SECTION I : Selected Letters

[ from Selected Works of Mahatma Gandhi : Vol - 4 ]

Mahatma Gandhi

Selected Works of Mahatma Gandhi
Volume IV

Table of Contents

  • Foreword
  • Publisher's Note



  1. Faith in God
  2. Religions and Scriptures
  3. Value of Prayer
  4. Truth and Non-violence
  5. The Science of Satyagraha
  6. Fasting in Satyagraha
  7. Unto This Last
  8. Khadi and Village Industry
  9. East and West
  10. Hindu-Muslim Unity
  11. Upliftment of Women
  12. The Good of All
  13. India's Freedom
  14. Education
  15. Caste System and Untouchability
  16. Brahmacharya
  17. Fearlessness
  18. Health and Hygene
  19. Self-restraint
  20. Self-development
  21. Selfless Service
  22. Voluntary Poverty

About This Volumes

Selected Works of Mahatma Gandhi

Selected Works of Mahatma Gandhi comprises of Five volumes.

  • Vol-I: Autobiography
  • Vol-II: Satyagraha in South Africa
  • Vol-III: Basic Works
    1. Ethical Religion
    2. Unto This Last
    3. Hind Swaraj or Indian Home Rule
    4. From Yeravada Mandir
    5. Discourses on the Gita
    6. Constructive Programme
    7. Key to Health
  • Vol-IV: Selected Letters
  • Vol-V: Voice of Truth

This book, Selected Letters, is volume-4.

Written by : M. K. Gandhi
General Editor : Shriman Narayan
Volume Selected Works of Mahatma Gandhi : A set of five books
ISBN: 81-7229-278-3 (set)
Printed and Published by :
Jitendra T. Desai
Navajivan Mudranalaya,
© Navajivan Trust, 1968


Gandhi Letter 43 : To T Prakasam1

Satyagraha Ashram,
March 7, 1922


You ask me for my future programme. I have just sent you a telegram as follows:
But that is Government willing, for I have per¬sistent rumours being thrust upon me that my leave is now more than overdue, and I am also told that I shall be relieved of my burdens inside of 7 days. Subject, therefore, to that happy contingency you have the foregoing programme. If I am arrested, I look to you and all who are out to keep absolute peace. It will be the best honour that the country can do me. Nothing could pain me more, in whatever jail I may find myself, than to be informed by my custodians that a single head has been broken by or on behalf of non- co-operators, a single man had been insulted or a single building damaged. If the people or the workers have at all understood my message, they will keep exemplary peace. I would certainly be delighted if on the night following my arrest there was throughout the length and breadth of India a bonfire of all foreign cloth voluntarily surrendered by the people without the slightest compulsion having been exercised and a fixed determination to use nothing but Khaddar and, till then, in the glorious weather of India, to wear nothing but a piece of loin-cloth, and in the case of Mussalmans the minimum required by religious obli¬gation. I would certainly love to be told that there was a phenomenal demand for spinning-wheels and that all workers who did not know hand-spinning had com¬menced it in right earnest. The more I think over our future programme and the more news I get about the spirit of violence that has silently but surely crept into our ranks, the more convinced I am that even indi¬vidual civil disobedience would be wrong. It would be much better to be forsaken by everybody and to be doing the right thing than to be doing the wrong thing for the sake of boasting a large following. Whether we are few or whether we are few or whether we are many, so long as we believe in the programme of non-violence, there is no abso¬lution from the full constructive programme. Enforce it today, and the whole country is ready for mass civil disobedience tomorrow. Fail in the effort, and you are not ready even for individual civil disobedience. Nor is the matter difficult. If all the members of the All- India Congress Committee and Provincial Congress Committees are convinced of the correctness of the premises I have laid down, the same can be done. The pity of it is that they are not so convinced. A policy is a temporary creed liable to be changed, but while it holds good, it has got to be pursued with apostolic zeal.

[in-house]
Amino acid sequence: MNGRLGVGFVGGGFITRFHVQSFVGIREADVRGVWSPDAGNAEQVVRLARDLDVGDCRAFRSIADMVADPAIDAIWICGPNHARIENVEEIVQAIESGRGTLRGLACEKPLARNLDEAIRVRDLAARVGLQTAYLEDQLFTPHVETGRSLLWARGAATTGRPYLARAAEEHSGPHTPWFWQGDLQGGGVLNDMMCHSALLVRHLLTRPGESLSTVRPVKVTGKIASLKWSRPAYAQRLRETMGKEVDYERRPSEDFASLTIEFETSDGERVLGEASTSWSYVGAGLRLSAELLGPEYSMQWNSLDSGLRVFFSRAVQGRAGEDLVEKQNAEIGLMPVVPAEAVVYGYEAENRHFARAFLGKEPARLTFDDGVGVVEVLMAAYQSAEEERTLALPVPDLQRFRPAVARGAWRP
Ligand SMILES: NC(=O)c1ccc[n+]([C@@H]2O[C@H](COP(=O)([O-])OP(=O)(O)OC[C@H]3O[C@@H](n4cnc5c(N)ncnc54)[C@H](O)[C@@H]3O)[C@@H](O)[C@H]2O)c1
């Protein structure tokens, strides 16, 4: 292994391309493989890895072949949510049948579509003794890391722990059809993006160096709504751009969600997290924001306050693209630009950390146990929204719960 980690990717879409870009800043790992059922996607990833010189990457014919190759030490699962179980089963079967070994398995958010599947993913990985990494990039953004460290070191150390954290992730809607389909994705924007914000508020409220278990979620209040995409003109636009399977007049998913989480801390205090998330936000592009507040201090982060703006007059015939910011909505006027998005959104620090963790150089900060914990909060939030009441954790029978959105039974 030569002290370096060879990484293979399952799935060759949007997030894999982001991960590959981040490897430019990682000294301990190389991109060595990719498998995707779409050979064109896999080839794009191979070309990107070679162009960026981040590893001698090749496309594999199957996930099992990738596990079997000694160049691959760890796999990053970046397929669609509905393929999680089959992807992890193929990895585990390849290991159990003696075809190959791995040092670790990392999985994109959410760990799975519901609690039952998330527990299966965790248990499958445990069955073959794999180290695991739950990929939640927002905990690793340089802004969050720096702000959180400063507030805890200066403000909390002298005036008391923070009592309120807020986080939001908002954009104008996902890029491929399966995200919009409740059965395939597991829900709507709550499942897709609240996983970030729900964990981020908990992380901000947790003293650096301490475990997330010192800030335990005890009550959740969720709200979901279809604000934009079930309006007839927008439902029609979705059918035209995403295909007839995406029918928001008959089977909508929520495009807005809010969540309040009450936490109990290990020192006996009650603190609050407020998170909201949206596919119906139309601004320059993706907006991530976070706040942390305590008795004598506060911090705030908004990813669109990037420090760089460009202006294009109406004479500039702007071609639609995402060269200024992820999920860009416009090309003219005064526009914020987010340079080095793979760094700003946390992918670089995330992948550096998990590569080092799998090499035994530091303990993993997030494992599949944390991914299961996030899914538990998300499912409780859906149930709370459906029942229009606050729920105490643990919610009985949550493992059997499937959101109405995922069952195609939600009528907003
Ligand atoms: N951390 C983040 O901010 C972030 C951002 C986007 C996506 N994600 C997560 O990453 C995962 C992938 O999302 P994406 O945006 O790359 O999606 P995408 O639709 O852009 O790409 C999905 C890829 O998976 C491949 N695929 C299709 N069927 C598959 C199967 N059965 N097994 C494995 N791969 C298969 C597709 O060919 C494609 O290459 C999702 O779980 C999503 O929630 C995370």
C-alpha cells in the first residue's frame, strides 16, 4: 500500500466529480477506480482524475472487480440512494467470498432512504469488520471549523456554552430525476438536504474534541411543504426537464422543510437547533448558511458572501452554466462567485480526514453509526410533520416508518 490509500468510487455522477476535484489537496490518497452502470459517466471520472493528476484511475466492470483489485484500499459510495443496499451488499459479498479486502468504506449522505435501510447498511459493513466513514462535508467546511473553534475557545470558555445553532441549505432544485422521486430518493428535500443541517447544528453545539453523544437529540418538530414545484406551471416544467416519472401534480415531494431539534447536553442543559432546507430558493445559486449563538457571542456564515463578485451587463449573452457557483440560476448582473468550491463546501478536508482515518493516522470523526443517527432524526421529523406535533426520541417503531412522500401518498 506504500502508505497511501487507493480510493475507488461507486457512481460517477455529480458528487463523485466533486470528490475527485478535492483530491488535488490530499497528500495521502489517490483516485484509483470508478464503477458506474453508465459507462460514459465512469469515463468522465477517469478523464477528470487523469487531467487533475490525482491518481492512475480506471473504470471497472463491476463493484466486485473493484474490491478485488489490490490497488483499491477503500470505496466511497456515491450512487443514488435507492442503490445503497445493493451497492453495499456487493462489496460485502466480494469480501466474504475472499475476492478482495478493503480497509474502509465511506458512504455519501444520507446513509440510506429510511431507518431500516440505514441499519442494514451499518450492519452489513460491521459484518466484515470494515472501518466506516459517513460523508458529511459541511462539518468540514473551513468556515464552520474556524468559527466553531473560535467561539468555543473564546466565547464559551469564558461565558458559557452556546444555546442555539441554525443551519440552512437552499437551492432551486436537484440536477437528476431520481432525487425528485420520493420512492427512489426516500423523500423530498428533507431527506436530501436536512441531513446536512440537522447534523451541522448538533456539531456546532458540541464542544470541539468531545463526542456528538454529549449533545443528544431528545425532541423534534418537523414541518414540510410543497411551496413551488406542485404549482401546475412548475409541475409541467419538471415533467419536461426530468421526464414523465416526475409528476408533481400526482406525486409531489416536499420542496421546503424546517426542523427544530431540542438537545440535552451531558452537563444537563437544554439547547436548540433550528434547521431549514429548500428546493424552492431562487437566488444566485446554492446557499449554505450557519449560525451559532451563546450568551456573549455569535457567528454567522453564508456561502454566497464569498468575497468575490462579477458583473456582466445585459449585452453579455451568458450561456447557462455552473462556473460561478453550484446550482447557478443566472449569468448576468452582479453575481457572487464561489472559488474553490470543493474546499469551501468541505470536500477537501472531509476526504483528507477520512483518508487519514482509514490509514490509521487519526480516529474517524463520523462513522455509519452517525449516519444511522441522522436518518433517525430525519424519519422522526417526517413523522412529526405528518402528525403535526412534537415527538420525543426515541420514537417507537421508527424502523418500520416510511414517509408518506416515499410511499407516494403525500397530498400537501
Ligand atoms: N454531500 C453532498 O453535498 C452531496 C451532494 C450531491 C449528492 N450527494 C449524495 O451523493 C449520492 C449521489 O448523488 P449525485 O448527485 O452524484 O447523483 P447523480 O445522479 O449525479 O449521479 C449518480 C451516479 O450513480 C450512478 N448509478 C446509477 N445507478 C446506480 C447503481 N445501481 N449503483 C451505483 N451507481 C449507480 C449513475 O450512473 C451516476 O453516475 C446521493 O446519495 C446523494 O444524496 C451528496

Yours sincerely,

From a photostat of the typewritten office copy: S. N. 7973

  1. T. Prakasam (1876-1955)—Editor, Swarajya; known as "Andhra Kesari"—the Lion of Andhra, Chief Minister of Madras and later, of Andhra Pradesh.